We also turned a shed on the property into a coop for the standard size chickens and built an exterior pen for them attached to it. We covered the pen with netting to protect them from aerial predators since they are not living with the LGD for protection. We brought 10 hens and our rooster. They are all settling in pretty well, though the heat is challenging for them, they are not accustomed to it at all coming from the mountains.


We did not bring any ducks with us. However, a friend just had a hatch of ducklings and we plan to add them to the farm in a month or two. So we will be building housing for them before they arrive.

Livestock Guardian Dogs

Anya is living with the ewes and doe and settling well. We decided with all this space and two flocks we wanted another LGD. So this weekend we are adding a new LGD to the farm. She is a 1-year-old Anatolian/Great Pyrenees cross. She is half-sister to Anya and we are looking forward to getting her finished off with her training and having another great LGD.


I am very sad to report that our 15-year-old cat, Jerry, passed away right before the move. I am glad for the timing, in that he did not have to endure the stress of a move at such an old age. But it was a very hard loss for the whole family. He had been part of our family since he was a kitten, and thus most of the kids don’t even remember life without him. He was older than 3 of the kids. So it was hard. He was also very close friends with our dog, Hazel, and she misses him too.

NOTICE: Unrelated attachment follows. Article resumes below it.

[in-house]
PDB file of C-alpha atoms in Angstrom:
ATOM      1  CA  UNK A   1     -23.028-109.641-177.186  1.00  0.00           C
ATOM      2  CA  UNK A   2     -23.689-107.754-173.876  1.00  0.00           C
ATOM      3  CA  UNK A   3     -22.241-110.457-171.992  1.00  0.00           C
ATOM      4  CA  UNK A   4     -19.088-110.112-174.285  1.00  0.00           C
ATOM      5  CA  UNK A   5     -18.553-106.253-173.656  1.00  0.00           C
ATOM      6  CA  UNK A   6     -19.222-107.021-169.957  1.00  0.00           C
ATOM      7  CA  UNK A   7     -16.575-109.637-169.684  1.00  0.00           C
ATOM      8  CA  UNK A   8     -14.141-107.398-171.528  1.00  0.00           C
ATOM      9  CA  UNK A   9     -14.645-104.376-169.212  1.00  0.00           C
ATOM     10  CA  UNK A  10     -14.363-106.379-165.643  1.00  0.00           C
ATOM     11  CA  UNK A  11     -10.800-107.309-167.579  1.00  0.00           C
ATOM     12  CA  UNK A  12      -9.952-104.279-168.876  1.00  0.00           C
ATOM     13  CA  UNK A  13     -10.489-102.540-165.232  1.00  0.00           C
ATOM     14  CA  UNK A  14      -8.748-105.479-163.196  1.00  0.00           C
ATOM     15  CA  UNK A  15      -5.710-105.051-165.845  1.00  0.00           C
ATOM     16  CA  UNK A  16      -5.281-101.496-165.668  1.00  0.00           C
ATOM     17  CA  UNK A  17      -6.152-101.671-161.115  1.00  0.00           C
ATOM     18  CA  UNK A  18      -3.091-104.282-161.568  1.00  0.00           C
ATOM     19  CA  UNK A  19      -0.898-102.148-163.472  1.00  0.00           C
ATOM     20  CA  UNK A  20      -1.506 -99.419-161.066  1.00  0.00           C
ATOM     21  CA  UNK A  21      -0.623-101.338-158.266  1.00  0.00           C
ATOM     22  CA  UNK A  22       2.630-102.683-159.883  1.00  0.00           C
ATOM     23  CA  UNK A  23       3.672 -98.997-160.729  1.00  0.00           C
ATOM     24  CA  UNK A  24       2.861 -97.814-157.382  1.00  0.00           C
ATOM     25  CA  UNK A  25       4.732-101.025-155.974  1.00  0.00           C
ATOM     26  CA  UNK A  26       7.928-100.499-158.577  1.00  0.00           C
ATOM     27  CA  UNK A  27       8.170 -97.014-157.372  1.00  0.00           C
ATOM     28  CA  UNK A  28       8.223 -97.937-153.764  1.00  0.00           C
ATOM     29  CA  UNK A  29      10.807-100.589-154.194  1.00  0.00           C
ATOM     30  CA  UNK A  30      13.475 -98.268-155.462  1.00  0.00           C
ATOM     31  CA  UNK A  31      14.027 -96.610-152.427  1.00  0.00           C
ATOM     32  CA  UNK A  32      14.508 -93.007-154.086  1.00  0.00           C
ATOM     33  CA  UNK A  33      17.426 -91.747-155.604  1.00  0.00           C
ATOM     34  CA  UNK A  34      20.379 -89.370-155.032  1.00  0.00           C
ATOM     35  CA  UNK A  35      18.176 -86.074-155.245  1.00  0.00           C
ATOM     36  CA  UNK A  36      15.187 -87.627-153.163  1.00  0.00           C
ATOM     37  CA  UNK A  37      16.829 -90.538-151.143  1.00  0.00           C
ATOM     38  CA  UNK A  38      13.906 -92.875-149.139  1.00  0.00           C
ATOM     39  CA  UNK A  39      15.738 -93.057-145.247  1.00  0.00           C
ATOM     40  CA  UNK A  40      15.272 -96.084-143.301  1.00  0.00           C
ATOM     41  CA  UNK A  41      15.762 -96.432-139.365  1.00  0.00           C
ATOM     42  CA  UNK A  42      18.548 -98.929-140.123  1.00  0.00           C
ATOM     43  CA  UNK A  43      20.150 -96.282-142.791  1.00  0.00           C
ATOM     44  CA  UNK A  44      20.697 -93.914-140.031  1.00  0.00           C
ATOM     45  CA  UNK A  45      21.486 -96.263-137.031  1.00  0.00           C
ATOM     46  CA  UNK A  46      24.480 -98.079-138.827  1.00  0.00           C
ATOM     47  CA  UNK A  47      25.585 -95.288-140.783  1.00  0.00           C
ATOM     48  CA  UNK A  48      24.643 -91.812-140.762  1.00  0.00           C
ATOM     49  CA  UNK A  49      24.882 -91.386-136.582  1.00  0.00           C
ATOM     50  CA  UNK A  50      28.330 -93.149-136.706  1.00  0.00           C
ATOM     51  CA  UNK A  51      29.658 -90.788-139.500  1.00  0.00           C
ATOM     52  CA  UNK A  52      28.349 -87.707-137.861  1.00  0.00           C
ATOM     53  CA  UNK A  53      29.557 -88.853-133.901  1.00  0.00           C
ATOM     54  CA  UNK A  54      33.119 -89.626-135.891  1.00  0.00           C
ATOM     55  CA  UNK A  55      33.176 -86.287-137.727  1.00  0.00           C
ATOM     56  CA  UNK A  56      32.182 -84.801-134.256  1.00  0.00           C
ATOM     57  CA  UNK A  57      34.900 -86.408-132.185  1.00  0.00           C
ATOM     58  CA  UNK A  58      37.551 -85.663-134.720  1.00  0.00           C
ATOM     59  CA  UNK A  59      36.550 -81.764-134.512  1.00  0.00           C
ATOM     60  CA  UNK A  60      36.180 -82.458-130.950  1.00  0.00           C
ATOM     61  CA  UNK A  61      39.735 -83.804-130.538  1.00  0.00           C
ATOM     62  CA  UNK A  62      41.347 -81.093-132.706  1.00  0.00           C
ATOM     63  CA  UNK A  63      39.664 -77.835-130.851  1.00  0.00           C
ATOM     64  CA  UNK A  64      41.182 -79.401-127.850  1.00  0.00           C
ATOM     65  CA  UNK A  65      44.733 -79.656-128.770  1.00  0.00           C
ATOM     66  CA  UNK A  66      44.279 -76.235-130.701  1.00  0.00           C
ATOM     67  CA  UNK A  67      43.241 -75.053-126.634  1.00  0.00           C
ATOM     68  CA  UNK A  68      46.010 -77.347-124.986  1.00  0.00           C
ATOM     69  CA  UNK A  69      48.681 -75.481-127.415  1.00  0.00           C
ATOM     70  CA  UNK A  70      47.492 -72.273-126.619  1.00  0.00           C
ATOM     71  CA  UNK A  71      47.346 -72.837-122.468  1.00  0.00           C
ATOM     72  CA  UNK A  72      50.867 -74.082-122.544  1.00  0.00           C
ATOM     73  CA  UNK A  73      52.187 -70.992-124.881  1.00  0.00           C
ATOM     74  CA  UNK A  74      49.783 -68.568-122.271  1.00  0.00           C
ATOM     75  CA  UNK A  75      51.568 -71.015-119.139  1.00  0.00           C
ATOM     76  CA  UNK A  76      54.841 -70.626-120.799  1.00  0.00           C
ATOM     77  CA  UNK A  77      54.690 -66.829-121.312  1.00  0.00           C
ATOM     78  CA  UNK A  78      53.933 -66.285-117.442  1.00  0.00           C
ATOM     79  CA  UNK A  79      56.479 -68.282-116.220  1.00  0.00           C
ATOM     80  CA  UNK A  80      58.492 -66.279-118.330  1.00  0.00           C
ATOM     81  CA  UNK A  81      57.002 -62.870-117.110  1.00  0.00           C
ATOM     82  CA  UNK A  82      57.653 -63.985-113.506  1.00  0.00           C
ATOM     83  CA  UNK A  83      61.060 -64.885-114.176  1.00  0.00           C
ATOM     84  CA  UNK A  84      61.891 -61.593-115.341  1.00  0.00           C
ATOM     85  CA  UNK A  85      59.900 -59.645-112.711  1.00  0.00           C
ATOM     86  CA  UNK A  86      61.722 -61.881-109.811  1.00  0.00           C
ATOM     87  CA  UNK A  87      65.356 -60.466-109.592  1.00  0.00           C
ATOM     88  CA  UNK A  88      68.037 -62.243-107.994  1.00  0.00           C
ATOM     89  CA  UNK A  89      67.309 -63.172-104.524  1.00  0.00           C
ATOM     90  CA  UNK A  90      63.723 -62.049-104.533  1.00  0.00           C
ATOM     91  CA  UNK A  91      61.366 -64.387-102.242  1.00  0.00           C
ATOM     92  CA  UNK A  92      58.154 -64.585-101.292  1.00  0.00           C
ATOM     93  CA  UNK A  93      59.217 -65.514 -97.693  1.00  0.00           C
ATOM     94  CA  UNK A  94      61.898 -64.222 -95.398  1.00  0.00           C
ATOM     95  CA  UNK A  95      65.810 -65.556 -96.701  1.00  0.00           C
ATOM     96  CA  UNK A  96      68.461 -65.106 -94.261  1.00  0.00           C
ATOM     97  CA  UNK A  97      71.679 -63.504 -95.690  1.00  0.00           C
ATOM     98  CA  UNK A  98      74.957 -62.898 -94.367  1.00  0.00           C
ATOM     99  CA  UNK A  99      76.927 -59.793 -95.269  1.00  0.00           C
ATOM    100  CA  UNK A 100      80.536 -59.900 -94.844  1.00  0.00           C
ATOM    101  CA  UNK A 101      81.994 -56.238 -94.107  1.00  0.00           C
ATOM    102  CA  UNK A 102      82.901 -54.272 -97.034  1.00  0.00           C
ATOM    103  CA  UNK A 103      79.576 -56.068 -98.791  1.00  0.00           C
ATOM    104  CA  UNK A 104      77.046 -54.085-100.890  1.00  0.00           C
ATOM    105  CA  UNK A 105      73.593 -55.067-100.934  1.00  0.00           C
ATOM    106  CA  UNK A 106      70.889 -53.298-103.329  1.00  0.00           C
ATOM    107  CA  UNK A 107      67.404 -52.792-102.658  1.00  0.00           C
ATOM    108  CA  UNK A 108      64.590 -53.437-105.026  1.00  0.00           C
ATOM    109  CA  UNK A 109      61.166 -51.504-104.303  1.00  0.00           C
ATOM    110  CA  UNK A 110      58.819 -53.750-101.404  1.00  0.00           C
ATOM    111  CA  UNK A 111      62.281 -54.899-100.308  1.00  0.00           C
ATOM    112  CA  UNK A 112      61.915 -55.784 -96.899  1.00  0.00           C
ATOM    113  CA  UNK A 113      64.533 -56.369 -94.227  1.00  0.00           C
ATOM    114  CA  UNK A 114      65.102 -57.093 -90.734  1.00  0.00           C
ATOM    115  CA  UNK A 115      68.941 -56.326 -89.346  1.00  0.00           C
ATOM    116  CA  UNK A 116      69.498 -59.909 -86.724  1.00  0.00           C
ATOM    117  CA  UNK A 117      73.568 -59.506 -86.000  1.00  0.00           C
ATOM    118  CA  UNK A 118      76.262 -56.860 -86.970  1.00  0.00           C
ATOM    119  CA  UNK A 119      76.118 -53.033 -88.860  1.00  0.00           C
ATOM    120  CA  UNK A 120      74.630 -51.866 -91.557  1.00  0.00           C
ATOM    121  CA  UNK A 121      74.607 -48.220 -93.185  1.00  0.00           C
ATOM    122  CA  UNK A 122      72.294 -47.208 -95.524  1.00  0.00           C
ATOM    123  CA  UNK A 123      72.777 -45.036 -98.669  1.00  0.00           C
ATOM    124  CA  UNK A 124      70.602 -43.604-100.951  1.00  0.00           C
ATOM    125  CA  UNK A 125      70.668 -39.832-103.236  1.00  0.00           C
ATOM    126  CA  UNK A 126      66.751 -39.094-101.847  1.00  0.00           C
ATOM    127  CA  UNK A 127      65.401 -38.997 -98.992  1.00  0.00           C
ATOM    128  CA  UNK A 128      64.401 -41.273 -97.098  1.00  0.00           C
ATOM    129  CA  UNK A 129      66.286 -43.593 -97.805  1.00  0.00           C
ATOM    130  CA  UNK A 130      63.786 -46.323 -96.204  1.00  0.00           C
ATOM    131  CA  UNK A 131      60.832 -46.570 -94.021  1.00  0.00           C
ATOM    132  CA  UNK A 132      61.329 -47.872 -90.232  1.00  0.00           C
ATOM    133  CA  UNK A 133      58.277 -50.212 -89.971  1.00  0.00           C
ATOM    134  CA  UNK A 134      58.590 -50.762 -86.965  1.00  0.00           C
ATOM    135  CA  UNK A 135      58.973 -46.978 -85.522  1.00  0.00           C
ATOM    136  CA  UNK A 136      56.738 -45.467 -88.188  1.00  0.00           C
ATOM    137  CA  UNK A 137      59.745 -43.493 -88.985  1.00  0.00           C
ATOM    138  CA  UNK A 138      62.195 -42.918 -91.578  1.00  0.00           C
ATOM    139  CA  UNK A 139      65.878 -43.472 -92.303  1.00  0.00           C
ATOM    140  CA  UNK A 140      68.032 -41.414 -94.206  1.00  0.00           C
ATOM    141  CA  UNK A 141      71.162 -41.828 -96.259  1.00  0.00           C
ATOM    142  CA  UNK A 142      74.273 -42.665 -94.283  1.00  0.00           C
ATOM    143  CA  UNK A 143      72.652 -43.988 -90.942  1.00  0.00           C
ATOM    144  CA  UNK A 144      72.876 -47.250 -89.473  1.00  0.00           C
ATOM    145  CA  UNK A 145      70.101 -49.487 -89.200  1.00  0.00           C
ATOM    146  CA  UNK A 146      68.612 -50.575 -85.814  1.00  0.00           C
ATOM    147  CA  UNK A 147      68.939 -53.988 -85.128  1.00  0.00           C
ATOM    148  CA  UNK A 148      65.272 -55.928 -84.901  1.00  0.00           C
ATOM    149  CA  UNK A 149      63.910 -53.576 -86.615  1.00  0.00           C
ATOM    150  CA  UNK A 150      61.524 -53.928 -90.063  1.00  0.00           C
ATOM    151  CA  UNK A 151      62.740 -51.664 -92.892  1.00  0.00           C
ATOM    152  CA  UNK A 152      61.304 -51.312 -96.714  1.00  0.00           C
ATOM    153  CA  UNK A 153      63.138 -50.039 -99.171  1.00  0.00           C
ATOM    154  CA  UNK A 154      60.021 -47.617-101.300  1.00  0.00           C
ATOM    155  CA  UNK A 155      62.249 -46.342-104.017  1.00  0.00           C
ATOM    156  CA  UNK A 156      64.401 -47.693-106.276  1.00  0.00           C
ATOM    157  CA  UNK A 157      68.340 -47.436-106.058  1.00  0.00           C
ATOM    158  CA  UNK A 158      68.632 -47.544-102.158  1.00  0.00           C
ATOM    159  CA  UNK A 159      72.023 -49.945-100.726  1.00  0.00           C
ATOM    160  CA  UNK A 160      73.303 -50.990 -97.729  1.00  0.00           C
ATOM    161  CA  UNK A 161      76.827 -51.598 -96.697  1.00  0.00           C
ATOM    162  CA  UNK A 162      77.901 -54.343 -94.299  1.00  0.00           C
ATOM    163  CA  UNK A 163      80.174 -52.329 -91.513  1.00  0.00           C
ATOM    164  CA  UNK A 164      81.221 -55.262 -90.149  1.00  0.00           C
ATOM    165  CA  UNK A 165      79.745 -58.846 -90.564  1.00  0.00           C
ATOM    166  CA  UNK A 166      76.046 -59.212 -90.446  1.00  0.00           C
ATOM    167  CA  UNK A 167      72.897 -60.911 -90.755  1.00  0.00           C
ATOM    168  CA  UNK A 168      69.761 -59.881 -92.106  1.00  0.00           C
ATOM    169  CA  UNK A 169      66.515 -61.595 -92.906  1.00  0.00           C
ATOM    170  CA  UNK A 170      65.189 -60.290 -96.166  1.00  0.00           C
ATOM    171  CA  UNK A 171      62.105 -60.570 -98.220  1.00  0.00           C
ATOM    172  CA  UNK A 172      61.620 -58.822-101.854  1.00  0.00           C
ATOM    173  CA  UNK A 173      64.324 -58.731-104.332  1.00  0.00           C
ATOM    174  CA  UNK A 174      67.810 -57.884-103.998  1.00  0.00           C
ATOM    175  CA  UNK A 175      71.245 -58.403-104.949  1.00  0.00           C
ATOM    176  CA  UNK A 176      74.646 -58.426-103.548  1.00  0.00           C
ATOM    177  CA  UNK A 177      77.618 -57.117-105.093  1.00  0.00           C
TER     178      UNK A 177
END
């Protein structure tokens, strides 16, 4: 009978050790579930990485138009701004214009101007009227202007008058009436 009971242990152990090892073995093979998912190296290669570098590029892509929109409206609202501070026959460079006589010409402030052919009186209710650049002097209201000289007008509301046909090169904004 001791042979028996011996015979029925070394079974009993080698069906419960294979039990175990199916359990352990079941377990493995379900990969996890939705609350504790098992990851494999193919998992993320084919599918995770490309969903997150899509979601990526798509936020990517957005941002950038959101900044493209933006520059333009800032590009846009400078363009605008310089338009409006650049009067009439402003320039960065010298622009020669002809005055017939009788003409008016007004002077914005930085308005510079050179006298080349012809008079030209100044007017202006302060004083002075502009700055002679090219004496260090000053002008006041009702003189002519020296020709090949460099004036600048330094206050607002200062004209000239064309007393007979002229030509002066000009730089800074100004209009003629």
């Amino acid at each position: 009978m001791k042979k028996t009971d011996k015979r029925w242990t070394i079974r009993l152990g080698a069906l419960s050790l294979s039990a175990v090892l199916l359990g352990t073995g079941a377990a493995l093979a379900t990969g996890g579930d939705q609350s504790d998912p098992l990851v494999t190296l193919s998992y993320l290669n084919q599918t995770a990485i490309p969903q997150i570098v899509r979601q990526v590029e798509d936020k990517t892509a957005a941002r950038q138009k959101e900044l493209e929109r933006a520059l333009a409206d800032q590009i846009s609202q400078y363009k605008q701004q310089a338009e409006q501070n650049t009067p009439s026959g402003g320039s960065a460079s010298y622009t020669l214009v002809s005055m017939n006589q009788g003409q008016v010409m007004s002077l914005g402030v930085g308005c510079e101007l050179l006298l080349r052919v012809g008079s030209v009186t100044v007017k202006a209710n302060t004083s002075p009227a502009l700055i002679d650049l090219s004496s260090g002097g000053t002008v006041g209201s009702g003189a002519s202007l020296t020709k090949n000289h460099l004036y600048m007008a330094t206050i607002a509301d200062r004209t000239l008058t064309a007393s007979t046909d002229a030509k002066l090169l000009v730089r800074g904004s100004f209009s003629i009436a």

It still hurts and probably will for quite awhile.

Our two barn cats came with us and we kept them in an outbuilding for several days before we started to let them out. Thus far they are doing well. There are a few stray or roaming cats that are frequenting the property. So far they all seem to be getting along ok and we haven’t heard or seen any evidence of them fighting with our cats.

So that is the short update of everything here. We are putting in long hard days to get the mill up and running and get started on making this homestead what we want it to be.

5 thoughts on “Sunday Homestead Update: New Challenges

  1. This makes my heart so happy. And Sven! What a good lookin tractor! You weren’t kidding- that is legitimate sand! Peanuts would grow great for ya! We’re trying them here for the first time in compost because of our heavy clay.

    Liked by 1 person